Andy Williams was right: Christmas is the most wonderful time of the year.
In Singapore, with the myriad of festivities and perennial Orchard Road light-up, and especially overseas in places like continental Europe, where Christmas markets have been a fixture for centuries, it’s the season that’s most anticipated.
Come December, the cobblestoned paths and ancient Baroque buildings of Europe are coated with a thick blanket of snow.
The air is chilly, and the sun sets by mid-afternoon, giving rise to festive Christmas markets glittering with lights and heavy with the scent of eggnog, roast meats and other traditional European fare.
Though we’re still a few months away, consider this your cue to starting holiday planning right away. Why not go for broke and make a trip out of visiting all the major Christmas markets?
Many of these Christmas markets last all the way through December, though exact schedules change from year to year.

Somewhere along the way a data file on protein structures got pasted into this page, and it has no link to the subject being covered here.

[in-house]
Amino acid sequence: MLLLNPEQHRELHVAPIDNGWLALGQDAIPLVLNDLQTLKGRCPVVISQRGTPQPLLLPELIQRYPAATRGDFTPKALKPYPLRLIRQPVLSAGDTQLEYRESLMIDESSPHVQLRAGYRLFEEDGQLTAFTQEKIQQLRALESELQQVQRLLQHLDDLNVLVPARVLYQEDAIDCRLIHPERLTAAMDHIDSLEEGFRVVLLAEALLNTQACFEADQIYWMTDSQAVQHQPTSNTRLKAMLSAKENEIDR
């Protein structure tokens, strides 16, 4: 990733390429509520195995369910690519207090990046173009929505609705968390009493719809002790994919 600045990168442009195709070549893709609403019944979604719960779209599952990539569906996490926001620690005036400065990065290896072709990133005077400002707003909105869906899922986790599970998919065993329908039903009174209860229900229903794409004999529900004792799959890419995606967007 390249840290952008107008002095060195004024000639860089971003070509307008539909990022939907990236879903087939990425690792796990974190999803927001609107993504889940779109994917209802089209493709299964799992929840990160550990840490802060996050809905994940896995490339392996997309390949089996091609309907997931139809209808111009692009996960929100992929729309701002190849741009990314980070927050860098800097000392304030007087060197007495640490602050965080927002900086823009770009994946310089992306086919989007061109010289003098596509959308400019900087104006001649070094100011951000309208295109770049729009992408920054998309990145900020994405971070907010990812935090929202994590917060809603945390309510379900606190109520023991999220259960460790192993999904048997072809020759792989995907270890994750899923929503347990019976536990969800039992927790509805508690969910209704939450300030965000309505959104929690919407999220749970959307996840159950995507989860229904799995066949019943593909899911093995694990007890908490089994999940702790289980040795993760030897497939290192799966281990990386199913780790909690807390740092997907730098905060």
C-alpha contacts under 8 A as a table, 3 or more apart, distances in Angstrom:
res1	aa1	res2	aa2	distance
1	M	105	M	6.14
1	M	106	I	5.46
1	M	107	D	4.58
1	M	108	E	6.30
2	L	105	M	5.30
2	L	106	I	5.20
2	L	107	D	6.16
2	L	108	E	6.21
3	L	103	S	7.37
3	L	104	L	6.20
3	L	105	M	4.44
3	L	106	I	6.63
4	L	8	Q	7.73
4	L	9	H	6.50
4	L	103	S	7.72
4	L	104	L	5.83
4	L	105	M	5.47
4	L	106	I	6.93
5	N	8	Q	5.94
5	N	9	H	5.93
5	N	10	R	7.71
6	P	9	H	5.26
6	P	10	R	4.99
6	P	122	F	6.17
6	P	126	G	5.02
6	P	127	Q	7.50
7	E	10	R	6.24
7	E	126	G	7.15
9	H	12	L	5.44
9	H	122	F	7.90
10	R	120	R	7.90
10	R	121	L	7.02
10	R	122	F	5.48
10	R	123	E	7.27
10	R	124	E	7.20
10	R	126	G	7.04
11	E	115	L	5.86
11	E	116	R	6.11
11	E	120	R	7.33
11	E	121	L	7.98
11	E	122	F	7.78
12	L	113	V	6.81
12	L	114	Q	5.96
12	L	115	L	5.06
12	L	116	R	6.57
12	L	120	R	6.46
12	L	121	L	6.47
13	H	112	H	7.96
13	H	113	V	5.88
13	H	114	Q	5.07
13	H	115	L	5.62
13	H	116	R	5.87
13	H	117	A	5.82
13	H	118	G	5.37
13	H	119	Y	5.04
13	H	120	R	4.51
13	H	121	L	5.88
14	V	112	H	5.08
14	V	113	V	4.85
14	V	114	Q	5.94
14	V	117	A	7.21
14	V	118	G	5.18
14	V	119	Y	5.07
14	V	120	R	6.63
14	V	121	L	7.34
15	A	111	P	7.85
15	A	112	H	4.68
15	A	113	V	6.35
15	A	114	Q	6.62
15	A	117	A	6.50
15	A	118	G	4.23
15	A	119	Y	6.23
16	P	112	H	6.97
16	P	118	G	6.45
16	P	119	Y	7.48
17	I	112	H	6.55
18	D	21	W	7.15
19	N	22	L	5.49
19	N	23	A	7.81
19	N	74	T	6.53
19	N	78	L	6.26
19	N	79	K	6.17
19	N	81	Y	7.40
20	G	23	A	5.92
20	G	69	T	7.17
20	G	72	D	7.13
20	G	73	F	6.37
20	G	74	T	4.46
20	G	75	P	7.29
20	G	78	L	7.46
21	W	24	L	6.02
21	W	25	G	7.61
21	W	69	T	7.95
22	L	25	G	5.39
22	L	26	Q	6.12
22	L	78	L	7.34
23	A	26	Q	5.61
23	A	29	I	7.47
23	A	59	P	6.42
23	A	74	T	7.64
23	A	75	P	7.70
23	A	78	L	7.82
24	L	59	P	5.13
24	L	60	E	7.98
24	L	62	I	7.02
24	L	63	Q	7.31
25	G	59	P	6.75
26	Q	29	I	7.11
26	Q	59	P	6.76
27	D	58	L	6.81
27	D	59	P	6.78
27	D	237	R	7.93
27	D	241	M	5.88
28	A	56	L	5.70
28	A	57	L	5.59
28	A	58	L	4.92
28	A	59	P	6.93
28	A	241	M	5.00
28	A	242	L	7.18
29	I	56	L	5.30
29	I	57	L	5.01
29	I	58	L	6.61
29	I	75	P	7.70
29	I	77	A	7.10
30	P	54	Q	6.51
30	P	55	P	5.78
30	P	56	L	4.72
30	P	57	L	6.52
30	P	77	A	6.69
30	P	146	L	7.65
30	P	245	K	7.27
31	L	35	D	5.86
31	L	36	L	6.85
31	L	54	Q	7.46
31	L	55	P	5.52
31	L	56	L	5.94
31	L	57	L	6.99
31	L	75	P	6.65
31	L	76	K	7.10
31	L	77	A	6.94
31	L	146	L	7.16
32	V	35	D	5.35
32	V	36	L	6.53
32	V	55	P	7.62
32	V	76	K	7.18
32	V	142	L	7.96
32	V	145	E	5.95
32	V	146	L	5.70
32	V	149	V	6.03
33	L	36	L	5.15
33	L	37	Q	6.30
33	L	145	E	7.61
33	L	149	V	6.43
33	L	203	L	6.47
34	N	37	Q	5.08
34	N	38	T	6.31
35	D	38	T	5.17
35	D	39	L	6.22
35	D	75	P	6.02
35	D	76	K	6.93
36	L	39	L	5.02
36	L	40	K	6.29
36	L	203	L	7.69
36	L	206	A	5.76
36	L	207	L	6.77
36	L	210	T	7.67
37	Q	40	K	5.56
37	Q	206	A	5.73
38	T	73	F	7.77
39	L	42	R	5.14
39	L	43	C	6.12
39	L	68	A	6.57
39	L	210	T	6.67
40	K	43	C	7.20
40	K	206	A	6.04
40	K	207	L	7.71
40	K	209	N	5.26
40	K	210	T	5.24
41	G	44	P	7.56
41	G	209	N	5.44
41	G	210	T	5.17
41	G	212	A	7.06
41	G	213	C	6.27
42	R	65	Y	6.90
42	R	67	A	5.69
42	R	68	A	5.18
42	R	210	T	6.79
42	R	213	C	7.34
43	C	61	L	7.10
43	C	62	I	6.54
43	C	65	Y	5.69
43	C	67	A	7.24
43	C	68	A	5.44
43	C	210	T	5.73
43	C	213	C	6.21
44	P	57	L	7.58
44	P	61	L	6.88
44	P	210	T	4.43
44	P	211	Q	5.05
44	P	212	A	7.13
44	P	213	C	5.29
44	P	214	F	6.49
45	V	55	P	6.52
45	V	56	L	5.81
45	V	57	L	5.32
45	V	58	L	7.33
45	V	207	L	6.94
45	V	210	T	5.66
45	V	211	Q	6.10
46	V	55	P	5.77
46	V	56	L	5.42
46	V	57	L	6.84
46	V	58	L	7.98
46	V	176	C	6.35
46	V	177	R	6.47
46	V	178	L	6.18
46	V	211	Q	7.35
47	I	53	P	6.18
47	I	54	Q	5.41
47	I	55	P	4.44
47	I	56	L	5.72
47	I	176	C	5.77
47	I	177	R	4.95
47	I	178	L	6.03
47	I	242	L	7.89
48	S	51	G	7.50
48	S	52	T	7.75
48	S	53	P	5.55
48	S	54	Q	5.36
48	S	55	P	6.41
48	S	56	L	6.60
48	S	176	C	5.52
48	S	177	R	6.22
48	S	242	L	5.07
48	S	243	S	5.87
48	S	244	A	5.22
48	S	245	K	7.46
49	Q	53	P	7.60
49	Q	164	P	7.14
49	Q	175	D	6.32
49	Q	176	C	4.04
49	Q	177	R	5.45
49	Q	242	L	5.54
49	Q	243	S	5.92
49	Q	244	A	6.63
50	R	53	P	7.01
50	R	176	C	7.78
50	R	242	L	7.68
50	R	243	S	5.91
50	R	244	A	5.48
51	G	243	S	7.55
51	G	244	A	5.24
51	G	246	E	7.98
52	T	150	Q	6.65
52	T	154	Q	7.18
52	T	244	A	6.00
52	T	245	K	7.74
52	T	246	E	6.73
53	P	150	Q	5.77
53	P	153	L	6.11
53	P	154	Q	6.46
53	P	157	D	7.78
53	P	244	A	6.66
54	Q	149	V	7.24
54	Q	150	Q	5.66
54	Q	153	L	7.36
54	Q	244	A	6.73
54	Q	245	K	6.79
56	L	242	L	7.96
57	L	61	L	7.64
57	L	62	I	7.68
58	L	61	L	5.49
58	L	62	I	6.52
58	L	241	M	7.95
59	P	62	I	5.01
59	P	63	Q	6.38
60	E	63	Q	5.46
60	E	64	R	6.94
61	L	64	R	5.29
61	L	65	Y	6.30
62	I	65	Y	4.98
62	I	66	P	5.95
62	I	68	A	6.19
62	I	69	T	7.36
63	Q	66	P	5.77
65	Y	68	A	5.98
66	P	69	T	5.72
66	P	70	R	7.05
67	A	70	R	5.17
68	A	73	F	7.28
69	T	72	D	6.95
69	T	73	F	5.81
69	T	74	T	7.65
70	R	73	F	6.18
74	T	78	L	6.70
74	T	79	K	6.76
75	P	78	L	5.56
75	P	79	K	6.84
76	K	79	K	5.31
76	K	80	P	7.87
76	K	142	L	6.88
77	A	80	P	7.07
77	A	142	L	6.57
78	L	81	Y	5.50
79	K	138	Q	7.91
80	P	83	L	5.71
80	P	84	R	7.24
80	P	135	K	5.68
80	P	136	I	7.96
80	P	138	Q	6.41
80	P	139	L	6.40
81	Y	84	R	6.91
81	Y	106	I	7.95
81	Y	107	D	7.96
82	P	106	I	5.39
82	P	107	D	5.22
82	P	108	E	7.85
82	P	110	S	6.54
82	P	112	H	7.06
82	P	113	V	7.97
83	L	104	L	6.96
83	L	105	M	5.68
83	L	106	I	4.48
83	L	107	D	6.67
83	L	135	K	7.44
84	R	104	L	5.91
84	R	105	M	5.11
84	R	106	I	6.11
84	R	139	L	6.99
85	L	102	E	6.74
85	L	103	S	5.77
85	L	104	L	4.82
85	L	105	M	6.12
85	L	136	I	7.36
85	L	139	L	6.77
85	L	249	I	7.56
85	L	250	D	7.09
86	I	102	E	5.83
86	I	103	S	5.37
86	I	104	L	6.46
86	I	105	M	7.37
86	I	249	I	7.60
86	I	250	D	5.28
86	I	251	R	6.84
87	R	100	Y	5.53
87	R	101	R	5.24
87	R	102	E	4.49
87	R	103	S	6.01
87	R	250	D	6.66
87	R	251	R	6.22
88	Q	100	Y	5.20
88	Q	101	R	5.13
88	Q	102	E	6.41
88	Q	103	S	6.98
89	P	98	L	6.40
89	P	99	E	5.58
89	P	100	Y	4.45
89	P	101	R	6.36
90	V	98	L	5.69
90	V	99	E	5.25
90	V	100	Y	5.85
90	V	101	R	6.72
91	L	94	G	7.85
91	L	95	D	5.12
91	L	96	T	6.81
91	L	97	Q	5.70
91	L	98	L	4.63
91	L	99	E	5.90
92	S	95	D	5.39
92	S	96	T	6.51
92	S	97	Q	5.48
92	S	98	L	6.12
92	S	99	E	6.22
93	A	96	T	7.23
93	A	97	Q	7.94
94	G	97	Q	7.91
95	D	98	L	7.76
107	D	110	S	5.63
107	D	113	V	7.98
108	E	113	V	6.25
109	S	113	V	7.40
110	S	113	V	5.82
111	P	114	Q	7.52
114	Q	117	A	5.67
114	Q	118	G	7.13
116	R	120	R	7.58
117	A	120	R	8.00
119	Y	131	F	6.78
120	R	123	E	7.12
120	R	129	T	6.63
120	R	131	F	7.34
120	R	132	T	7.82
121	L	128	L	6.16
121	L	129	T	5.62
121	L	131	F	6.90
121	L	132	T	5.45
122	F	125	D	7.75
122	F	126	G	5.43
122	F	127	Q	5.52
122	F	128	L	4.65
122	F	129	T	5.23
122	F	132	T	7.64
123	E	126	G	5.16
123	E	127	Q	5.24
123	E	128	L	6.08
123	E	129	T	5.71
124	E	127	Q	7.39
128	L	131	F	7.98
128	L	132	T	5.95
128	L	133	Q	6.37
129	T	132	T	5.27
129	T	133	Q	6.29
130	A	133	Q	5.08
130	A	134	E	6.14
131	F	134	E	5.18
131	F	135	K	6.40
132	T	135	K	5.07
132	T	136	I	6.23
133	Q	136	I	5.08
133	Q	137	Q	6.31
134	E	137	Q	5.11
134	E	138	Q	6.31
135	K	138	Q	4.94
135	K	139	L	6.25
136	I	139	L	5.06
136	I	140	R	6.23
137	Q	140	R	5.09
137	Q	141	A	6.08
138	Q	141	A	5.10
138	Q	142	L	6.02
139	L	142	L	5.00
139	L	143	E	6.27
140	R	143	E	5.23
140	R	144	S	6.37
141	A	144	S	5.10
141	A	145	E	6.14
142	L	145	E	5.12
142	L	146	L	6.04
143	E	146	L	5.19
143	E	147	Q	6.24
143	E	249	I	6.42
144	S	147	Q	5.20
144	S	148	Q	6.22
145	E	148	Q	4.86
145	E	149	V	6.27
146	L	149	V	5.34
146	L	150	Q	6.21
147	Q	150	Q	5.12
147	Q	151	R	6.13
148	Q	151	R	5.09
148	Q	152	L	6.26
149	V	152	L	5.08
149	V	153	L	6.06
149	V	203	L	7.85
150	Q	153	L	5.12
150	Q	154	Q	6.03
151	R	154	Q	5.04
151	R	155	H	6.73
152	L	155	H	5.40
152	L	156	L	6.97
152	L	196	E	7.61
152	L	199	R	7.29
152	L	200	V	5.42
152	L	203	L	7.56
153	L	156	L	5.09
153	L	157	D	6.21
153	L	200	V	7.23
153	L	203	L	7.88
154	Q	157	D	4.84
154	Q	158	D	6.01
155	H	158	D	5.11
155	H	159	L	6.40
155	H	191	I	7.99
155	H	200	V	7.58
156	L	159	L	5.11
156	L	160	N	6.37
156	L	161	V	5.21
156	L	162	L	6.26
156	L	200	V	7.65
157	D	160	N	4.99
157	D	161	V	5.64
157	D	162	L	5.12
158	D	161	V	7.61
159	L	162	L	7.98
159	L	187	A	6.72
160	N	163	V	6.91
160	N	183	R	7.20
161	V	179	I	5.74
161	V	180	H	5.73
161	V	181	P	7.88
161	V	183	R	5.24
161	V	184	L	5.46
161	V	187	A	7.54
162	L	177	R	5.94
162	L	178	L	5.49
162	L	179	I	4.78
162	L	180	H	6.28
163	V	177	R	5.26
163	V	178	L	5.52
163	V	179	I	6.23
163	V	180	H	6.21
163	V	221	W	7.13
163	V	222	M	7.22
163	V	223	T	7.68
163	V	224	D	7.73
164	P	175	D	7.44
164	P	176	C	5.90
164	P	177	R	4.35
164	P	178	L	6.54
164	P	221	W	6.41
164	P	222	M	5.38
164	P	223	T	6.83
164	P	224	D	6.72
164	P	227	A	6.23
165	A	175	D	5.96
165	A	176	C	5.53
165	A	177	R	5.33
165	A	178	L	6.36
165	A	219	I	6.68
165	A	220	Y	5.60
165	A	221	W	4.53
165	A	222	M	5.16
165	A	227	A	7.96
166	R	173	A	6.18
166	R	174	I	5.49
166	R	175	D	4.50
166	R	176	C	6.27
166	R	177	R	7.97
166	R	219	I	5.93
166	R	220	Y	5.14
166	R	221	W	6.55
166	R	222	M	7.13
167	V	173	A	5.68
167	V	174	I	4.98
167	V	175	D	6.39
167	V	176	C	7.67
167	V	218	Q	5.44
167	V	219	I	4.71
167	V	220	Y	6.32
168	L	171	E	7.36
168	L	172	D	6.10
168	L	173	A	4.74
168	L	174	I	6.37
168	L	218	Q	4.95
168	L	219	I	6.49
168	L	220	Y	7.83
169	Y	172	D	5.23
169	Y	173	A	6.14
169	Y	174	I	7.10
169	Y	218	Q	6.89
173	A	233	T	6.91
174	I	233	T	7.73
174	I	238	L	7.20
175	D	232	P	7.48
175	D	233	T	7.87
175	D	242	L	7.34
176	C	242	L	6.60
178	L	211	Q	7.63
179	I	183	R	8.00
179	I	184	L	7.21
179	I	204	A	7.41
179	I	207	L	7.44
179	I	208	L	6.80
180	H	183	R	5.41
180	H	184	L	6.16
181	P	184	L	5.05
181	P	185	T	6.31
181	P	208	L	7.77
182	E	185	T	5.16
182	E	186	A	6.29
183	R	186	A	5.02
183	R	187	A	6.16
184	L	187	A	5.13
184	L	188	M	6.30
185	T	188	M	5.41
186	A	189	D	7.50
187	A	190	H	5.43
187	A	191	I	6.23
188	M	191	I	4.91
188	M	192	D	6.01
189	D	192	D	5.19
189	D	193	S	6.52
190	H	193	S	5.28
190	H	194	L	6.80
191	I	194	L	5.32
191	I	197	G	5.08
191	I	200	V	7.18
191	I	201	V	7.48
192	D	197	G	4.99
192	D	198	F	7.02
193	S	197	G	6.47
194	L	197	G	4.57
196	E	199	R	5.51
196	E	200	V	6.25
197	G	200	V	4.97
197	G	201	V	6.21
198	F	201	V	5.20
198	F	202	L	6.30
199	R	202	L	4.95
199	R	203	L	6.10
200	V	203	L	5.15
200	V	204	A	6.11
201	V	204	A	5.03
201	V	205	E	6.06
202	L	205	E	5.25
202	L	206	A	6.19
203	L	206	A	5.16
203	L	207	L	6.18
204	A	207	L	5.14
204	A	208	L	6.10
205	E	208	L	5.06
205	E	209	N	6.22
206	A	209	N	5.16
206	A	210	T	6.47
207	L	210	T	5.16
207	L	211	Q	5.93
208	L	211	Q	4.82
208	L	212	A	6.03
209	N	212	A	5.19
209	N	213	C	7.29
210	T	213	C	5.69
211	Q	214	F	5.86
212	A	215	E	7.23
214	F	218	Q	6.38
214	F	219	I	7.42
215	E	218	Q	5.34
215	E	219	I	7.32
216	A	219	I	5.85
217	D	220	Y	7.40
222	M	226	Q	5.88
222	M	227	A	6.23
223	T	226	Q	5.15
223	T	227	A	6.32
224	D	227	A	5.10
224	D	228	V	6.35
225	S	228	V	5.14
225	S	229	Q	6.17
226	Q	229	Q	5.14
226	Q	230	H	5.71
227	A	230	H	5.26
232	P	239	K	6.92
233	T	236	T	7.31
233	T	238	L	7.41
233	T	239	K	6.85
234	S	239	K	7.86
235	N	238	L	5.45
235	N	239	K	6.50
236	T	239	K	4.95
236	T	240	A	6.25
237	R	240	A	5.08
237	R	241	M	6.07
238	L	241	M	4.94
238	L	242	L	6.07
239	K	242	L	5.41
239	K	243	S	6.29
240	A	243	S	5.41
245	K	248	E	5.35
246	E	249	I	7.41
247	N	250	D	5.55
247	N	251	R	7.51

Check out our list of the best and biggest festive markets in Europe, many of which sport magnificently monumental Christmas trees towering over the town square and its crop of festive booths selling everything from hand-carved knickknacks and last-minute gifts to bratwurst and gluhwein.
1. Strasbourg, France
France’s oldest Christmas market, the iconic Christkindelsmärik, can be found in the Alsatian capitol of Strasbourg.
Dating back to 1570, expect over 300 wooden stalls scattered around the city centre as the streets and city buildings – including the towering Cathedral of Our Lady – twinkle with festive lights and Christmas decorations.
Everything from handmade Christmas ornaments to candles and wooden angels will be available at these stalls, along with traditional festive eats like bredle, or Alsatian Christmas biscuits, gingerbread and mulled wine to warm the belly.
Not to be forgotten is a hallmark of the sprawling Yuletide marketplace, the 30m-tall Christmas tree taking centre stage in Place Kleber.
Head there when you’ve had your fill of treats to memorialise an epic Christmas getaway in historic region of Alsace.
Berlin is a choice destination for tourists during Christmas market season, as the German capitol is home to more than 80 Christmas markets big and small.